Irish trainers, jockeys and horses have had remarkable racing success at the Cheltenham Festival.
Irish trainers saddled 14 winners out of the 27 races at the meeting, breaking the previous record which was set in 2011 of 13 winners. Those 14 winners included six of the 12 Grade 1 contests. Horses bred in Ireland fared even better, with 20 such horses coming out on top, including eight of the 12 Grade 1 contests and all 7 winners today were Irish bred. Irish-born jockeys were also dominant at the meeting, being responsible for the steering of 19 winners, including 10 of the 12 Grade 1 contests.
These achievements are overshadowed by concerns for the legendary rider JT McNamara. The 37-year-old had a bad fall on Thursday and suffered a very serious neck injury. Brian Kavanagh, Chief Executive of Horse Racing Ireland said: “Our main concern at present is for the welfare of John Thomas McNamara. The thoughts and prayers of everyone in racing are with him and his family”.
So much Irish hope rested on Willie Mullins and Ruby Walsh on the opening day of the Cheltenham Festival on Tuesday and the pair duly delivered with remarkable performances, teaming up to complete a sensational treble. They got off the mark in the opening Supreme Novices’ Hurdle with Champagne Fever showing an incredibly game attitude to see off the challenge of My Tent Or Yours by ½-length. The highlight of their days work came in the featured Champion Hurdle with Hurricane Fly becoming only the second horse in history to regain his title by recording a scintillating 2½ lengths victory. Their amazing day was capped in dramatic fashion in the OLBG Mares’ Hurdle with Quevega overcoming serious trouble in running to prevail by 1½ lengths and become the first horse since Golden Miller in the 1930s to win the same race at the Cheltenham Festival for five consecutive years.
Ireland’s excellent start to the Cheltenham Festival continued on Wednesday, with Irish-trained horses scoping four of the seven races on the card. Willie Mullins again took centre stage, saddling Back In Focus to beat the Dessie Hughes-trained Tofino Bay by a thrilling ½-length in the John Oaksey National Hunt Chase under Patrick Mullins and the Ruby Walsh-ridden Briar Hill to record a comfortable seven lengths success in the Grade 1 Weatherbys Champion Bumper. The other Grade 1 Irish success came in the RSA Chase with the Jim Culloty-trained Lord Windermere getting the better of the Dessie Hughes-trained Lyreen Legend by 1¾ lengths under Davy Russell. The Fred Winter Juvenile Handicap Hurdle saw the other Irish-trained victory on the day, with Gordon Elliott’s Flaxen Flare securing a comfortable 4½ lengths success under Davy Condon.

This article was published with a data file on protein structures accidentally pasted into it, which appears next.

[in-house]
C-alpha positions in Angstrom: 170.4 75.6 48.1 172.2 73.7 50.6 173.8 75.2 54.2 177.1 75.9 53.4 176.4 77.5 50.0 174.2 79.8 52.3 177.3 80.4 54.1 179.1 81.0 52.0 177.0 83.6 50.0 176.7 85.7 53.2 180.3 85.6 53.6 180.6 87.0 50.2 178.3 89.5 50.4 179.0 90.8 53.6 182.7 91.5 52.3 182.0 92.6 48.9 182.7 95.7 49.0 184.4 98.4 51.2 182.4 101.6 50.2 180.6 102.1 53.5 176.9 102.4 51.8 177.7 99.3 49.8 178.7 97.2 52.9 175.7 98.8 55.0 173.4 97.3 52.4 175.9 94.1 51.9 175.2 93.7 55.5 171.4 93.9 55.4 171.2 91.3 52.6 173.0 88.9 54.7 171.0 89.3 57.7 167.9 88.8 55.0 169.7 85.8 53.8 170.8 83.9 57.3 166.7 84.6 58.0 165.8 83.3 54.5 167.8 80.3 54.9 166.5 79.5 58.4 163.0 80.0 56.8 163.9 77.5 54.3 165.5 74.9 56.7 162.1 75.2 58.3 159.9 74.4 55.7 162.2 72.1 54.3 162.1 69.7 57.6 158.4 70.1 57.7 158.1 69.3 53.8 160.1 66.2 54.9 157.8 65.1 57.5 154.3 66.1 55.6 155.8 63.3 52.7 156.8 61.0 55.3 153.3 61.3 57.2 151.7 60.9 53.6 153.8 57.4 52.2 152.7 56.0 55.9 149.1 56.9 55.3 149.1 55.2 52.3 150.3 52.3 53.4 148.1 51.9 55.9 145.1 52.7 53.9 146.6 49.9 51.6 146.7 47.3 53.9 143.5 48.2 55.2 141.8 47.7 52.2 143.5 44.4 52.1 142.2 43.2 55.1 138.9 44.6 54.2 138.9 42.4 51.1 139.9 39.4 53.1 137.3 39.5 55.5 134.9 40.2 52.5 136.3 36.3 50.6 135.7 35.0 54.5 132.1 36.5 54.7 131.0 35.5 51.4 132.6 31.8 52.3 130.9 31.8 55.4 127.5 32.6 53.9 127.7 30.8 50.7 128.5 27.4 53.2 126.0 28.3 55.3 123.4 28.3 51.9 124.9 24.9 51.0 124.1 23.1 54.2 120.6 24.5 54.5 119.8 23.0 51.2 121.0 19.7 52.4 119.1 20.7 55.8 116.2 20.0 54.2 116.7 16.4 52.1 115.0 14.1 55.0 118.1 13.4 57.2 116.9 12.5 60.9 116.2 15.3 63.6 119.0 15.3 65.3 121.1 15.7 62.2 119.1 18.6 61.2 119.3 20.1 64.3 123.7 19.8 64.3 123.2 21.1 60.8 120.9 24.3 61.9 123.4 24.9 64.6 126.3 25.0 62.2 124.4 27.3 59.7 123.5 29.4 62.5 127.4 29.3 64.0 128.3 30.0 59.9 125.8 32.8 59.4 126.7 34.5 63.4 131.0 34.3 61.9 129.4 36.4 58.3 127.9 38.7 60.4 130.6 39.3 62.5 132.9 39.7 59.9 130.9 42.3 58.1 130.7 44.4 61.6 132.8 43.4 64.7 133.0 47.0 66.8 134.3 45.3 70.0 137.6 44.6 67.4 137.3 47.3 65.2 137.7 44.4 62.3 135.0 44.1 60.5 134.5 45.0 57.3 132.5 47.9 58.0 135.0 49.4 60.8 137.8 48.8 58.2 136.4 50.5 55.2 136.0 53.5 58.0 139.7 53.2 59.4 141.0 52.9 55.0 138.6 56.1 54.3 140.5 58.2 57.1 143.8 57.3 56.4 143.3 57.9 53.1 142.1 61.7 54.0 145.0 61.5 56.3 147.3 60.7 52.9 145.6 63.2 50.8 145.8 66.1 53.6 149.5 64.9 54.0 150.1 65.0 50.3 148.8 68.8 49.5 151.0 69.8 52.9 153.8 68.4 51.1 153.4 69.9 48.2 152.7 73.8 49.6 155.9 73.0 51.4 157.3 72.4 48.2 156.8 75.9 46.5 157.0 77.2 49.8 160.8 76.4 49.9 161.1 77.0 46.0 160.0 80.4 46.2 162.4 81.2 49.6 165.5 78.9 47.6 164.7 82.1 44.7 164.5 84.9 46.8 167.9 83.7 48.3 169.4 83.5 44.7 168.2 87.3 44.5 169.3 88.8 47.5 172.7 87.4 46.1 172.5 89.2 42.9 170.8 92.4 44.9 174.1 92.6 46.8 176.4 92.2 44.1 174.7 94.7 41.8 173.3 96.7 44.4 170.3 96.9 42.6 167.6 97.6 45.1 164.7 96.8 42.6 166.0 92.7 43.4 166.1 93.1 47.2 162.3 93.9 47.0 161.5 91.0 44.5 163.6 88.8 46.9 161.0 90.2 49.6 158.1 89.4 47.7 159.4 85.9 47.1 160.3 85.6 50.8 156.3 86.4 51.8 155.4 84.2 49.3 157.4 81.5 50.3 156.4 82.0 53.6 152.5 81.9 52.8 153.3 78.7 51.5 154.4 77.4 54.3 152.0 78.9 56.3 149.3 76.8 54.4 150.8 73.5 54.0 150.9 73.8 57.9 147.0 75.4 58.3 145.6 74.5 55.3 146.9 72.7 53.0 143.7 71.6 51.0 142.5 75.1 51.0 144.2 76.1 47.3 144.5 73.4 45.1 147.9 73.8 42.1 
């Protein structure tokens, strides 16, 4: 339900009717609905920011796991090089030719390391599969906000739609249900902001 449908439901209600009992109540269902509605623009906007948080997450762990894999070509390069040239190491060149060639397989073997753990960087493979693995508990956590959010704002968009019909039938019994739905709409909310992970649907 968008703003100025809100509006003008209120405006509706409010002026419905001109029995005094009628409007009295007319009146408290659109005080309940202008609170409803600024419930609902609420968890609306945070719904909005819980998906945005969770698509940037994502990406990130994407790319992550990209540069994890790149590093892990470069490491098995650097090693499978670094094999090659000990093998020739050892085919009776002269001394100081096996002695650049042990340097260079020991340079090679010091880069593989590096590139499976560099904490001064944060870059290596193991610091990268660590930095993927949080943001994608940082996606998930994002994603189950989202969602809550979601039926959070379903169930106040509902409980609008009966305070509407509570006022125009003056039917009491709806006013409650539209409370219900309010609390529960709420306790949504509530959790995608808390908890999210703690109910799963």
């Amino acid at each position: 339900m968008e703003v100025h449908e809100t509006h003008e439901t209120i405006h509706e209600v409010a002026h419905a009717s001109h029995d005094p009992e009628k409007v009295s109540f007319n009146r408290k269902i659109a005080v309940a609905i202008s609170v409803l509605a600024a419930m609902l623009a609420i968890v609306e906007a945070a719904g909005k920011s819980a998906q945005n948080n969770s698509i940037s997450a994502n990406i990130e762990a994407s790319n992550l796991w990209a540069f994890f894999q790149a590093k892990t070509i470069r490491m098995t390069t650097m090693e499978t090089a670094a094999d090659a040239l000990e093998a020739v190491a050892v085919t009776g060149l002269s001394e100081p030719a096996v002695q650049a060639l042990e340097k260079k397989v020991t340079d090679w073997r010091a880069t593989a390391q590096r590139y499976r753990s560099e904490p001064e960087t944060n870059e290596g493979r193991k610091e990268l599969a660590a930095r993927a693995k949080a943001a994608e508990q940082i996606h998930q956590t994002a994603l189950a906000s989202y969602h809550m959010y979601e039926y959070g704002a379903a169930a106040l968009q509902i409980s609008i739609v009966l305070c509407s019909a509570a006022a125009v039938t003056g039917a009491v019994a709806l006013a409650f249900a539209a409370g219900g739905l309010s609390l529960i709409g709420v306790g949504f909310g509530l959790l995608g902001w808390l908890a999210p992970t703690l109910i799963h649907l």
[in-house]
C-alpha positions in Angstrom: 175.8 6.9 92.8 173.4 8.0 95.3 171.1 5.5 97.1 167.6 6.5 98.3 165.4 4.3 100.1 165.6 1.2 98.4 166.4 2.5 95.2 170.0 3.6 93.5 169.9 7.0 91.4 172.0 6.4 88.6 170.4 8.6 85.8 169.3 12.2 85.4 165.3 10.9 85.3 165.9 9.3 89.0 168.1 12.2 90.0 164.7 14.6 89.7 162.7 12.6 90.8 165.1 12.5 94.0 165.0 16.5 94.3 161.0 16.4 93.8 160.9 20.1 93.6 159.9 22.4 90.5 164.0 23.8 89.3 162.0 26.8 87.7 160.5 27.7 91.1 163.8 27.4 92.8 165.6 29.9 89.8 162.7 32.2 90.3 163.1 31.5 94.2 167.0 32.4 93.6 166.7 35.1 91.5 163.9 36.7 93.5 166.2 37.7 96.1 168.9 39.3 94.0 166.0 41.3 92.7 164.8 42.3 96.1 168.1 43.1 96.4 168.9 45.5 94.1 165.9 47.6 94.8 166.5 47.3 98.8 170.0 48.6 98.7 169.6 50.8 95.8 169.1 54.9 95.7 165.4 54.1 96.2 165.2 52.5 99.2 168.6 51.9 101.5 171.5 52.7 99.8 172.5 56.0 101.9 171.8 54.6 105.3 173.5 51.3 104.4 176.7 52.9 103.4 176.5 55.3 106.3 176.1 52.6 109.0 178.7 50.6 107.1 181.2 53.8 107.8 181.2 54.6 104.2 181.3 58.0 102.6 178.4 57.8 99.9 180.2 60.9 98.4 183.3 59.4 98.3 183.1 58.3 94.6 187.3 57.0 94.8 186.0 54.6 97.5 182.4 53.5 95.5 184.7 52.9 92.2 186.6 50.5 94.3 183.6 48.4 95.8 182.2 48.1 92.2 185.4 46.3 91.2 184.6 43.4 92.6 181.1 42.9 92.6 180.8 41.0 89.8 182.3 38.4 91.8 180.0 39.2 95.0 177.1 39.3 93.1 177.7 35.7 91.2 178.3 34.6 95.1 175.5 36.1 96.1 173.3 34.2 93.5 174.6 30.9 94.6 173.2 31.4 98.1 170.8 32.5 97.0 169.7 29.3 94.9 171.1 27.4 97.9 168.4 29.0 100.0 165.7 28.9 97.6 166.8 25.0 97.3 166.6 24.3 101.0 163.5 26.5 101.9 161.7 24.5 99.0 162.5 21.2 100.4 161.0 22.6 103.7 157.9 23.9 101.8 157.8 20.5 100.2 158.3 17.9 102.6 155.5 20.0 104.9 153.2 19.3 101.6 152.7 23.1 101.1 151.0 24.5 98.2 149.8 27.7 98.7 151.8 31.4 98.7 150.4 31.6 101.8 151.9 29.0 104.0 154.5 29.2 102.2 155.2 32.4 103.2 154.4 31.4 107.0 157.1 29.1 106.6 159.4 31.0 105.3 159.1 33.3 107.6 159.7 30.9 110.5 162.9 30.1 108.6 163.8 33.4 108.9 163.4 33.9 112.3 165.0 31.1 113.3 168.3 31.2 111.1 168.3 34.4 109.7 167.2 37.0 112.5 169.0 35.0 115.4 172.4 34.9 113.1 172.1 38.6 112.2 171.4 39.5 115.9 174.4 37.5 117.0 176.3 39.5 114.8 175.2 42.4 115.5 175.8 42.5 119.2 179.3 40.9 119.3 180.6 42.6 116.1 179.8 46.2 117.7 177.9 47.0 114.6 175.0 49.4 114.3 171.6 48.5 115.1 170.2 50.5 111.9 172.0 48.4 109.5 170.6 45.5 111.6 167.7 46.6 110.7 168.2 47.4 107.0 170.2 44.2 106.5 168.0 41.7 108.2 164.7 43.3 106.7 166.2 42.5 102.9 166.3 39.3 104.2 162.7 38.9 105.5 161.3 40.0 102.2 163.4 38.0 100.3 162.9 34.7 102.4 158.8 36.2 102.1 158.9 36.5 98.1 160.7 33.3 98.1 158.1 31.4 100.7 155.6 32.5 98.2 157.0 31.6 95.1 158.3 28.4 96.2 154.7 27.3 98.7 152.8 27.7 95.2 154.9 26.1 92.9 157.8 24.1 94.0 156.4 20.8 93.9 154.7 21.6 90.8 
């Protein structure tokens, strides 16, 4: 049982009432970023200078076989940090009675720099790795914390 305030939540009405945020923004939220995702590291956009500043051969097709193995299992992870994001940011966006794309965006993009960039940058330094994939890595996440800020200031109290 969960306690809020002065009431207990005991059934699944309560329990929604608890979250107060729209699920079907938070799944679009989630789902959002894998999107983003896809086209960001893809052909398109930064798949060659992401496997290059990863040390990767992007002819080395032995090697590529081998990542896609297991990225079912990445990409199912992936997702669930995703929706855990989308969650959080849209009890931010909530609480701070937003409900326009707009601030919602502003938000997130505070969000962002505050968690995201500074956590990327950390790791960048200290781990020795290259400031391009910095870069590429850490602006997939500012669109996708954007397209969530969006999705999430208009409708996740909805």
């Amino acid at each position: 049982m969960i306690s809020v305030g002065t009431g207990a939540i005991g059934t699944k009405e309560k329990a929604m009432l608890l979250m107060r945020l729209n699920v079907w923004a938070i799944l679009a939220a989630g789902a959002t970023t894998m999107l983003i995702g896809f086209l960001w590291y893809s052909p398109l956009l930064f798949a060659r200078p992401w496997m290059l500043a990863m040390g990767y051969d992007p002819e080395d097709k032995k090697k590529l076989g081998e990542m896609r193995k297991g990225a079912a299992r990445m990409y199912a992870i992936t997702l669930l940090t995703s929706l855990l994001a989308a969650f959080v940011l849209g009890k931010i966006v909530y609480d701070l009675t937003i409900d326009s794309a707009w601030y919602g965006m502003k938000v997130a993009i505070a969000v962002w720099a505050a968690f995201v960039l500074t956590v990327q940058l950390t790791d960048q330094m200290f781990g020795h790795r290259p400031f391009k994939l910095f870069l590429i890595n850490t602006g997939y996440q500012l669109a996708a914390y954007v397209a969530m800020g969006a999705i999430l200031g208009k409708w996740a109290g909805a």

Thursday is a day that the Irish traditionally struggle on at the Cheltenham Festival, but this year saw Irish-trained horses continue their strong form. The Tony Martin-trained Benefficient got the Irish ball rolling in the opening Grade 2 Jewson Novices’ Chase, showing a very game attitude to lower the colours of Dynaste by 3¼ lengths under Bryan Cooper. The pick of the Irish wins came in the co-main event, the Grade 1 Ladbrokes World Hurdle, with Charles Byrnes saddling his stable star Solwhit to score by 2½ lengths under a typically patient Paul Carberry ride. A successful day was wrapped up in the Glenfarclas Cross Country Handicap Chase, with the Peter Maher-trained Big Shu leading home an Irish-trained 1-2-3-4-5 under Barry Cash.
The final day of the Cheltenham Festival on Friday got off to the perfect start for the Irish, with the Dessie Hughes-trained Our Conor becoming the first Irish-trained horse to win the Triumph Hurdle in 11 years. Ridden by Brian Cooper, the son of Jeremy could hardly have been more impressive in bolting up by 15 lengths, stamping himself as a leading Champion Hurdle prospect for next season. Just 35 minutes later, Cooper doubled his tally, riding the Tony Martin-trained Ted Veale to a comfortable 1½ lengths success in the Vincent O’Brien County Handicap Hurdle. There was high drama in the Foxhunter Chase Challenge Cup, with the Jimmy Mangan-trained Oscar Delta looking set to prevail under the trainer’s daughter Jane only to jink and unseat her on the run-in, leaving the hot favourite Salsify to score for the father-and-son team Rodger and Colman Sweeney, their second consecutive win in the race. A remarkable week for the Irish was rounded off in the concluding Johnny Henderson Grand Annual Chase Challenge Cup, with the Tom Mullins-trained Alderwood scoring under Tony McCoy, which was also their second consecutive win at the Cheltenham Festival.